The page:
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A Call to Arms: Civil War Gallery Cart

Purpose

The Gallery Cart for North Carolina and the Civil War gives visitors of all ages a chance to see how peoples’ lives were altered during the Civil War as a result of food shortages on the homefront and the lack of supplies and food for the soldiers.

Objectives

The observer will:

  1. examine objects used by soldiers on a daily basis and understand their importance to daily survival.
  2. empathize with the situations that women and men in North Carolina lived under during the Civil War.
  3. understand why food shortages occurred and how people coped with the problem at home and in the army.


     

Objects on Gallery Cart

Canteen

Many North Carolina soldiers carried a tin drum–style canteen like this one. Water was an important supply and often hard to come by. Streams, wells, and other water sources, once discovered, were often quickly contaminated by careless soldiers.

"We could get along tolerable well here if cold water was not so difficult to get. . . . There are few small springs near by, but where there is one cup of water there are ten men to drink it, and there are always careless ones enough to spoil any spring in a few minutes." —Union army private Wilbur Fisk, Petersburg, Va., July 1864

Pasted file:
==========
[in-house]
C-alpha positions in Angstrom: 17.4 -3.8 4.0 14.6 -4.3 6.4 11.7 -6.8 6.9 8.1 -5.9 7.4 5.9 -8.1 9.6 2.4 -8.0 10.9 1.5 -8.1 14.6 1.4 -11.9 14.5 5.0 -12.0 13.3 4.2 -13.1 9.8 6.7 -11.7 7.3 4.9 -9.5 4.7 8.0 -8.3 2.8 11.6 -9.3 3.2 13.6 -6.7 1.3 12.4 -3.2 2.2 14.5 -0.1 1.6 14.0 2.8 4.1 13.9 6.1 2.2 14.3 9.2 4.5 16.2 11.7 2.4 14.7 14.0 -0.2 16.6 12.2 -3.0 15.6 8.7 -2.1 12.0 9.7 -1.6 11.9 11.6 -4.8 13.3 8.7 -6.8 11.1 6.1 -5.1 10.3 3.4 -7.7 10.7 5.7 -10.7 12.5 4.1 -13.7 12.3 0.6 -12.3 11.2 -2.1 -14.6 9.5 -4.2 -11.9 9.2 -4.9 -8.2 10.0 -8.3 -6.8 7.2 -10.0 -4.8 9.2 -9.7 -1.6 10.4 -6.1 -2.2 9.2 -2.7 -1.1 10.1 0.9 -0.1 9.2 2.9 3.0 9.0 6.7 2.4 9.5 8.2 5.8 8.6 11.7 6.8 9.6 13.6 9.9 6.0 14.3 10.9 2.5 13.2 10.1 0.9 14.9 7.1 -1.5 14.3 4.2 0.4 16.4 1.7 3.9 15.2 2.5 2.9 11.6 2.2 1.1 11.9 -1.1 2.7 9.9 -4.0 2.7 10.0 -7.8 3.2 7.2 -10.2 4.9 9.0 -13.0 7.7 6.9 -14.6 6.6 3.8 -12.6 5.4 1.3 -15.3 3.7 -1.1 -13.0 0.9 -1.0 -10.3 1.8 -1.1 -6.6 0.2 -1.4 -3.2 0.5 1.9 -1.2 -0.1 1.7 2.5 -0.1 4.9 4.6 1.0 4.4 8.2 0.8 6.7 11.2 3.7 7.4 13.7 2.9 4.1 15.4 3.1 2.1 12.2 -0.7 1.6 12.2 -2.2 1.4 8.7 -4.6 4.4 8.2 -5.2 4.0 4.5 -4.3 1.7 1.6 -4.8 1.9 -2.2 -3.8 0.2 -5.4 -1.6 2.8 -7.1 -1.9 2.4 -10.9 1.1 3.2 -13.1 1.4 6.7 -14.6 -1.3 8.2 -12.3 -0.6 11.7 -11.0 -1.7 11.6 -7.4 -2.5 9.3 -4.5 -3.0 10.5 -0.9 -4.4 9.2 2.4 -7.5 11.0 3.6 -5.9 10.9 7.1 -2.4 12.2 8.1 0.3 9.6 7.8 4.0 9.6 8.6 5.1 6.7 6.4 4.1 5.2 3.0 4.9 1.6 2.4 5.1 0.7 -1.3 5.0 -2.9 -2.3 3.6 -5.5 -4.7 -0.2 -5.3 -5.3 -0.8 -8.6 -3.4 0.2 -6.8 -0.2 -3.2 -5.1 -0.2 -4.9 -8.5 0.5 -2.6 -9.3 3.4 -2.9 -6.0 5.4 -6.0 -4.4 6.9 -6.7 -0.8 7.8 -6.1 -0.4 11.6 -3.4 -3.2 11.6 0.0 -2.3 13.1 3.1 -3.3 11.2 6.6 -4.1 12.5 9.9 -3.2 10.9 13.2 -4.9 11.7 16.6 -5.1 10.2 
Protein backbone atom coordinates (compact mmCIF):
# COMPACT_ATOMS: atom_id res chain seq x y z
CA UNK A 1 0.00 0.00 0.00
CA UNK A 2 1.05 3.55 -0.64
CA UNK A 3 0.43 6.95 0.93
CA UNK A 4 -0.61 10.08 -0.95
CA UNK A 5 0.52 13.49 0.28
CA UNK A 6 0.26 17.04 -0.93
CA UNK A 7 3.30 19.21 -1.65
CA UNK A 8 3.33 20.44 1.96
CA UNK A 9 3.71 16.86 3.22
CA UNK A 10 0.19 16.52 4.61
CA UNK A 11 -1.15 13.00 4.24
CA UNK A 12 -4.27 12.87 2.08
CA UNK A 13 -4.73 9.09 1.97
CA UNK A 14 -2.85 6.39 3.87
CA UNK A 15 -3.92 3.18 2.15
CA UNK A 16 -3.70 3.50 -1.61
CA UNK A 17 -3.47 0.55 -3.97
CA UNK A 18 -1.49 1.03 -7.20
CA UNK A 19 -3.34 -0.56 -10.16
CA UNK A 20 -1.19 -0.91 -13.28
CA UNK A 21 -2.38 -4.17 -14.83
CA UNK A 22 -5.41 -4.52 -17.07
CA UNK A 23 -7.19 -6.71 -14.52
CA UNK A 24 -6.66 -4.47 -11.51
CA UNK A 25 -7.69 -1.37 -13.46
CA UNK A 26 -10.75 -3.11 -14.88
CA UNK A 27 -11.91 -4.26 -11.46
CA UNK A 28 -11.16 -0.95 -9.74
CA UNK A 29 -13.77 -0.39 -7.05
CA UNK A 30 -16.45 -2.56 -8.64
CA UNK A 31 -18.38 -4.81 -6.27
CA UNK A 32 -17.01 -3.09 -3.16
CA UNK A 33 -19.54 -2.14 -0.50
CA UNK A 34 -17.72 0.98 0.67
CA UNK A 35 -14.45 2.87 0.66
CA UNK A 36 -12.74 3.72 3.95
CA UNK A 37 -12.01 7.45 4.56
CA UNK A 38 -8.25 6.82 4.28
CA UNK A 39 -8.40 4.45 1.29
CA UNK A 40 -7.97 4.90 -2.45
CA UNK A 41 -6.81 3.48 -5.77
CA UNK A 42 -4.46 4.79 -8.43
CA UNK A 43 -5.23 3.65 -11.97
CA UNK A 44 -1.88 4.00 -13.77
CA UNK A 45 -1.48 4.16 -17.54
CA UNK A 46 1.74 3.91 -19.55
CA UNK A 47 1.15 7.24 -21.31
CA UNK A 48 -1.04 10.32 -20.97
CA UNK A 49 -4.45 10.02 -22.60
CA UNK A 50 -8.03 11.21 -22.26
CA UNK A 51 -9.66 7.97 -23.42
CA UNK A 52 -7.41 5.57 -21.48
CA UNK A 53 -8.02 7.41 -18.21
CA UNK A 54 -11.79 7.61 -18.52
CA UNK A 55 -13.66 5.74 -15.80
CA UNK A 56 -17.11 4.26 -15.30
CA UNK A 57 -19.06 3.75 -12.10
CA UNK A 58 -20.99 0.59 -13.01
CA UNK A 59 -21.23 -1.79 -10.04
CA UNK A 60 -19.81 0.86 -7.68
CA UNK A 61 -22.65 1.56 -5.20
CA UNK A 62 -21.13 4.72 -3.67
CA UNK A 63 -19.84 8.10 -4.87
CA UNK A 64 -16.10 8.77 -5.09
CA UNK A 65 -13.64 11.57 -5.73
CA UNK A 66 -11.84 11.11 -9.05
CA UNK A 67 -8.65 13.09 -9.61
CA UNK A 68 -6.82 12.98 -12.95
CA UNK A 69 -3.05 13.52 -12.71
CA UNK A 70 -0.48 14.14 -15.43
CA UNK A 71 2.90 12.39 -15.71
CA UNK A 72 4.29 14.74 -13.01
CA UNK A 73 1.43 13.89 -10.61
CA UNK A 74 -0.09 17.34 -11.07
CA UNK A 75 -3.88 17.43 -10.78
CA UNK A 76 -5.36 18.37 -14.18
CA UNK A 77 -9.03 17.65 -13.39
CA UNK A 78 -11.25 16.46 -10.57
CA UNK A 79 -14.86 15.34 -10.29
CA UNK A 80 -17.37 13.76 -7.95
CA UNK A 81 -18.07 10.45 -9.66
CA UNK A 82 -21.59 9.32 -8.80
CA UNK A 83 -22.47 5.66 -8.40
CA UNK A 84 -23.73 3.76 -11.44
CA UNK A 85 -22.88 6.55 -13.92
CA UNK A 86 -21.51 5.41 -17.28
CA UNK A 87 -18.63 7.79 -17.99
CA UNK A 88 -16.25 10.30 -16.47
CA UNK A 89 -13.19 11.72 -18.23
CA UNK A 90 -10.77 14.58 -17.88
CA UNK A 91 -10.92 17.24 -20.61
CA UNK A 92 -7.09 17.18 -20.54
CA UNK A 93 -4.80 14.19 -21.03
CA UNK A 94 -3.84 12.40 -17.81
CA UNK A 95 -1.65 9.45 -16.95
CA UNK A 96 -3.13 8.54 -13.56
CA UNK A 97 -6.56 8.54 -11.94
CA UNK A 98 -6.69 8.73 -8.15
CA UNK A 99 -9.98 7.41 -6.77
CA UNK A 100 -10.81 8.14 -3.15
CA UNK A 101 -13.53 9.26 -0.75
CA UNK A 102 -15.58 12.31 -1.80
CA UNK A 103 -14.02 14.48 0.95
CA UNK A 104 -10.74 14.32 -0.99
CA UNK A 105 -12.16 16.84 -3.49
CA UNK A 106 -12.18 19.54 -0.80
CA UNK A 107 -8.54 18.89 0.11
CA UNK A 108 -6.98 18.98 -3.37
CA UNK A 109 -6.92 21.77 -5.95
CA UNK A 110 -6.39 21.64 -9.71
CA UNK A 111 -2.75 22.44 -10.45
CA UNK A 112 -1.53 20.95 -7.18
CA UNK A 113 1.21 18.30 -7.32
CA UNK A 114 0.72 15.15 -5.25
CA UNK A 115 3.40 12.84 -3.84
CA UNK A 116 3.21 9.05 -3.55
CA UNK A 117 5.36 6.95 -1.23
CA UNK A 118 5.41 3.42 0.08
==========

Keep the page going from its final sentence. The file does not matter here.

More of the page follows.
"You need not think I am suffering much; this lying on the ground and eating this food is tough at first, and so is drinking bad, muddy water, but you soon get use to it. . . . I stopped once to get a drink, but the water was covered with the slime and filth of the drainage of the Fifth Corps, and I was not much refreshed." - Private Walter Carter, 22nd Massachusetts Volunteers, Washington, D.C., 1862

Tin cup

A basic tin cup was very useful. In addition to drinking from it, a soldier used it to heat food, mix ink for writing letters, or hold water for shaving.

Hardtack

Hardtack is a type of cracker made using only water, flour, and a little salt. Hardtack crackers were part of a soldier’s daily ration of food. Hardtack got its name because after the crackers were baked, they got very dry and hard and had to be softened in stew, milk, coffee, or other liquid before they could be eaten. Each soldier received about one pound, or 10 pieces, each day. A soldier on the march might remove a piece of hardtack and hold it in his mouth next to his cheek until it became soft from saliva. A popular camp dish, hellfire stew, was made using only water and hardtack. It was popular not because it was tasty to eat, but because it was easy to make when there was nothing else to eat.

Peanuts

Peanuts were known throughout the South as groundnuts, ground peas, monkey nuts, pindars, goobers, and goober peas. Pindar and goober were African words introduced by enslaved workers. Dealers of other edible nuts often referred to peanuts as “lowly” food. Peanuts were originally grown as food for hogs and other grazing farm animals. They were planted but not harvested so that these animals could forage for them.

During the Civil War, thousands of hungry soldiers from other parts of the country got their first taste of southern peanuts. From time to time, peanuts were used as rations for Confederate troops. This prompted the popular camp song “Eating Goober Peas,” which was published after the war, in 1866.

Apples